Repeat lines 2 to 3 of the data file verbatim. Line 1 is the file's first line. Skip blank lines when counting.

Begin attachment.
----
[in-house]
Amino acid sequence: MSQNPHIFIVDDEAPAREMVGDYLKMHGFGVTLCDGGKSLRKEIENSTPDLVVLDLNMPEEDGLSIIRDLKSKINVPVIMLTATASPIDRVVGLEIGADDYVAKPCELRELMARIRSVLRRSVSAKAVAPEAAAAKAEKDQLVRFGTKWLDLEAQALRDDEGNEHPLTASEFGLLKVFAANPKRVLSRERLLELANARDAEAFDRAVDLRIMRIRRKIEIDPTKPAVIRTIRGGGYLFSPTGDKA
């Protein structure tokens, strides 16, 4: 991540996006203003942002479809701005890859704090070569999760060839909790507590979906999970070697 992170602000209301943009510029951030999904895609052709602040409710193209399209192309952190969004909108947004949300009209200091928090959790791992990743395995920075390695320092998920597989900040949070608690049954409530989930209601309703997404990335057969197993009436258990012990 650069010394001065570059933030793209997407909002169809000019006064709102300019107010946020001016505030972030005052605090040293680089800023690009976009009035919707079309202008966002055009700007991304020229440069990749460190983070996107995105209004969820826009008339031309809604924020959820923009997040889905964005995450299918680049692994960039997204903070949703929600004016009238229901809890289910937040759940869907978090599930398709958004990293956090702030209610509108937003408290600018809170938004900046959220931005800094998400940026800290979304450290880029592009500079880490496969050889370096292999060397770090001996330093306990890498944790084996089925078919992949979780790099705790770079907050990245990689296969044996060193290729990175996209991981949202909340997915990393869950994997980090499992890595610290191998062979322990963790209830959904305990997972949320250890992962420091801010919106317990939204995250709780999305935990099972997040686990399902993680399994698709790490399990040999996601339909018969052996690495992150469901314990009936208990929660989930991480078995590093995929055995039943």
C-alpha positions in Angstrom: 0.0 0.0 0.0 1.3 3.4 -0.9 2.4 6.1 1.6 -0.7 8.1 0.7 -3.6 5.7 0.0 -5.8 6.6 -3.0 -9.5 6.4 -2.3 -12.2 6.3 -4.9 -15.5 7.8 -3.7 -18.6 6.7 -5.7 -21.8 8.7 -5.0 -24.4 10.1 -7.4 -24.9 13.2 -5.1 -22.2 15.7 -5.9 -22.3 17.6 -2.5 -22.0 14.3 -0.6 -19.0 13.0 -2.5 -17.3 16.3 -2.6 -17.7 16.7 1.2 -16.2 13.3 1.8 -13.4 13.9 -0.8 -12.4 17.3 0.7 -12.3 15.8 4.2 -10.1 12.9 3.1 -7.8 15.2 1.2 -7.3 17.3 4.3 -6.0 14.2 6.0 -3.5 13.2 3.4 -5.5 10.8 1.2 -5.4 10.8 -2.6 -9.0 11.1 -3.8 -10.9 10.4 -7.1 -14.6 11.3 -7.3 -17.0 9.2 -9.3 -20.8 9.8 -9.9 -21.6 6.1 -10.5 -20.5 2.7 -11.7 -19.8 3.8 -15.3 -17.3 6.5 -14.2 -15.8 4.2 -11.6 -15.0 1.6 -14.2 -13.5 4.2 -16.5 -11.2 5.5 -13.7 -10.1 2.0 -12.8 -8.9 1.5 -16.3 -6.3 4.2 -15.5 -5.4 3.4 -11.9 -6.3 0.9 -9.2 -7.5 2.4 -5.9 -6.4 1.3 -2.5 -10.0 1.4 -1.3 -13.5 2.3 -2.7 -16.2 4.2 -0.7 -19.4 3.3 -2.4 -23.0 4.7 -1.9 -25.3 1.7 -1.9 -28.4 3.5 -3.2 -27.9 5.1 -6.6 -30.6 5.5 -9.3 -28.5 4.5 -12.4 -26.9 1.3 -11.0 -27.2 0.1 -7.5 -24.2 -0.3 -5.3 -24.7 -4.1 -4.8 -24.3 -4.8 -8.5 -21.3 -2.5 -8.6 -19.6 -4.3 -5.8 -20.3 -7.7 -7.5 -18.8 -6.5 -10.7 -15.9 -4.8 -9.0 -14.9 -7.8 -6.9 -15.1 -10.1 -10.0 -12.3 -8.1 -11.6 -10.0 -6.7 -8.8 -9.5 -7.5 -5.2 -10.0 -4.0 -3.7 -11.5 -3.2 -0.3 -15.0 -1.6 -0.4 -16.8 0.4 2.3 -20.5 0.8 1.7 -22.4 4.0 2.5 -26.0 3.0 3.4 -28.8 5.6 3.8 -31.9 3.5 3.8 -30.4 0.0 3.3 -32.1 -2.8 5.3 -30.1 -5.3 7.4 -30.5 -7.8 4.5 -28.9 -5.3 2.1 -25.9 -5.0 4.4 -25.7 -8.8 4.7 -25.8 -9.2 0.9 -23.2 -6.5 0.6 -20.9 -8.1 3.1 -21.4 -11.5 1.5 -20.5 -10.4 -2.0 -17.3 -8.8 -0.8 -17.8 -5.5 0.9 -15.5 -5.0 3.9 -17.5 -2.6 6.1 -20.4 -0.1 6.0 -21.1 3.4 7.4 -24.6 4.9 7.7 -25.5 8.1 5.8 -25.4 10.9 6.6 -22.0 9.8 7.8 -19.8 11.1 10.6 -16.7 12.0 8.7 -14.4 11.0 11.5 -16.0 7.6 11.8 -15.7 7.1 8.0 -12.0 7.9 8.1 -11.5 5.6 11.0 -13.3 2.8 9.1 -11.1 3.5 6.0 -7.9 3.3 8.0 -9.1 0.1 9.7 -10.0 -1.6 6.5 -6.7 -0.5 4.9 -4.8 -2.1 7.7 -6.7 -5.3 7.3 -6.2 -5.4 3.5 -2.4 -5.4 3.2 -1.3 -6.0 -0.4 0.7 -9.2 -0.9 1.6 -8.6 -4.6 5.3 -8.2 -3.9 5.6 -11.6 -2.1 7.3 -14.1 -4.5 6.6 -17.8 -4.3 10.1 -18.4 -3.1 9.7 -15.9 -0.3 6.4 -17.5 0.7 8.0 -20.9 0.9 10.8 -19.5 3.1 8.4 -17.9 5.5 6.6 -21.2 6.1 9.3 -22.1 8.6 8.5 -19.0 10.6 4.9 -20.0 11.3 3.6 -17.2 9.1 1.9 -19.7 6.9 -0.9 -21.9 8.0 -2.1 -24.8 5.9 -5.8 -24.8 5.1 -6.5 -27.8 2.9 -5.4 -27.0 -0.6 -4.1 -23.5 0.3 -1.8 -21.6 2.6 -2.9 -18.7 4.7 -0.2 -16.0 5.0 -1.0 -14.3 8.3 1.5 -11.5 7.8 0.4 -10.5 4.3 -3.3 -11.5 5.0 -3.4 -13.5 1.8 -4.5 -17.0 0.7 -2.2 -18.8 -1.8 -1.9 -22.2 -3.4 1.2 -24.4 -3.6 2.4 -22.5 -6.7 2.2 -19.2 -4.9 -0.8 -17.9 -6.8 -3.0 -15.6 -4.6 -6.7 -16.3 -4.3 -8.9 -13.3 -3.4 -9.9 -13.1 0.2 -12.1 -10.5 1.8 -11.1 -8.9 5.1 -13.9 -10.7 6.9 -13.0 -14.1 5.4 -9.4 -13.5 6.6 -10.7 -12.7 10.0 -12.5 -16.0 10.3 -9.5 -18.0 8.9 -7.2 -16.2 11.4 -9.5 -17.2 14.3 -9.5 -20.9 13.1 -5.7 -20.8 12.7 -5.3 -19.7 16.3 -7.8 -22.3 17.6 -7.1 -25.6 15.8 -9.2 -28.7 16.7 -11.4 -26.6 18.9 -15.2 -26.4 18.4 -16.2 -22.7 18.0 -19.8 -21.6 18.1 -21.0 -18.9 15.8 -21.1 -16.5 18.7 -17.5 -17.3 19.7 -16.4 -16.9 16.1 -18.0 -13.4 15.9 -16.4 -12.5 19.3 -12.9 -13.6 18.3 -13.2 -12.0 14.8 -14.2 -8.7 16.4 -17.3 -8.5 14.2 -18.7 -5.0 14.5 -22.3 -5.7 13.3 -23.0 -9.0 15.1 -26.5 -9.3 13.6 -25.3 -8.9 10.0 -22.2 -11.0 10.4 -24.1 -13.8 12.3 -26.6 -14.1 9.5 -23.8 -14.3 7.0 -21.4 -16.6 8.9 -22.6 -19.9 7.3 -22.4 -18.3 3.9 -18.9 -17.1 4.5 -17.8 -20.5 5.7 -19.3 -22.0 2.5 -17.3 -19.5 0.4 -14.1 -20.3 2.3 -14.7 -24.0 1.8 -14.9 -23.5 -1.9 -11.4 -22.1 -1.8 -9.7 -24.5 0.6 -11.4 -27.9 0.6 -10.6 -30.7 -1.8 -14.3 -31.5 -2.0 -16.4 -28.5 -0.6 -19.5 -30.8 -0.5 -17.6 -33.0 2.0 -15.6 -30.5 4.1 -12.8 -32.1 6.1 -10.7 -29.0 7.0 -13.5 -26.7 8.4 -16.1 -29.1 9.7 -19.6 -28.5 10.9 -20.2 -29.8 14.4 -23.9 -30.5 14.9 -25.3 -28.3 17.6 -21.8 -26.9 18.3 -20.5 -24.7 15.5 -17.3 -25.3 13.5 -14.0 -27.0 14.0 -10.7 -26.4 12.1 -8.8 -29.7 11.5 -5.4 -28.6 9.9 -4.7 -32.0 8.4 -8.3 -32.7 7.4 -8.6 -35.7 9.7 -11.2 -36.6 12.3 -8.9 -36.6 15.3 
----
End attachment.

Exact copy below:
Amino acid sequence: MSQNPHIFIVDDEAPAREMVGDYLKMHGFGVTLCDGGKSLRKEIENSTPDLVVLDLNMPEEDGLSIIRDLKSKINVPVIMLTATASPIDRVVGLEIGADDYVAKPCELRELMARIRSVLRRSVSAKAVAPEAAAAKAEKDQLVRFGTKWLDLEAQALRDDEGNEHPLTASEFGLLKVFAANPKRVLSRERLLELANARDAEAFDRAVDLRIMRIRRKIEIDPTKPAVIRTIRGGGYLFSPTGDKA
């Protein structure tokens, strides 16, 4: 991540996006203003942002479809701005890859704090070569999760060839909790507590979906999970070697 992170602000209301943009510029951030999904895609052709602040409710193209399209192309952190969004909108947004949300009209200091928090959790791992990743395995920075390695320092998920597989900040949070608690049954409530989930209601309703997404990335057969197993009436258990012990 650069010394001065570059933030793209997407909002169809000019006064709102300019107010946020001016505030972030005052605090040293680089800023690009976009009035919707079309202008966002055009700007991304020229440069990749460190983070996107995105209004969820826009008339031309809604924020959820923009997040889905964005995450299918680049692994960039997204903070949703929600004016009238229901809890289910937040759940869907978090599930398709958004990293956090702030209610509108937003408290600018809170938004900046959220931005800094998400940026800290979304450290880029592009500079880490496969050889370096292999060397770090001996330093306990890498944790084996089925078919992949979780790099705790770079907050990245990689296969044996060193290729990175996209991981949202909340997915990393869950994997980090499992890595610290191998062979322990963790209830959904305990997972949320250890992962420091801010919106317990939204995250709780999305935990099972997040686990399902993680399994698709790490399990040999996601339909018969052996690495992150469901314990009936208990929660989930991480078995590093995929055995039943």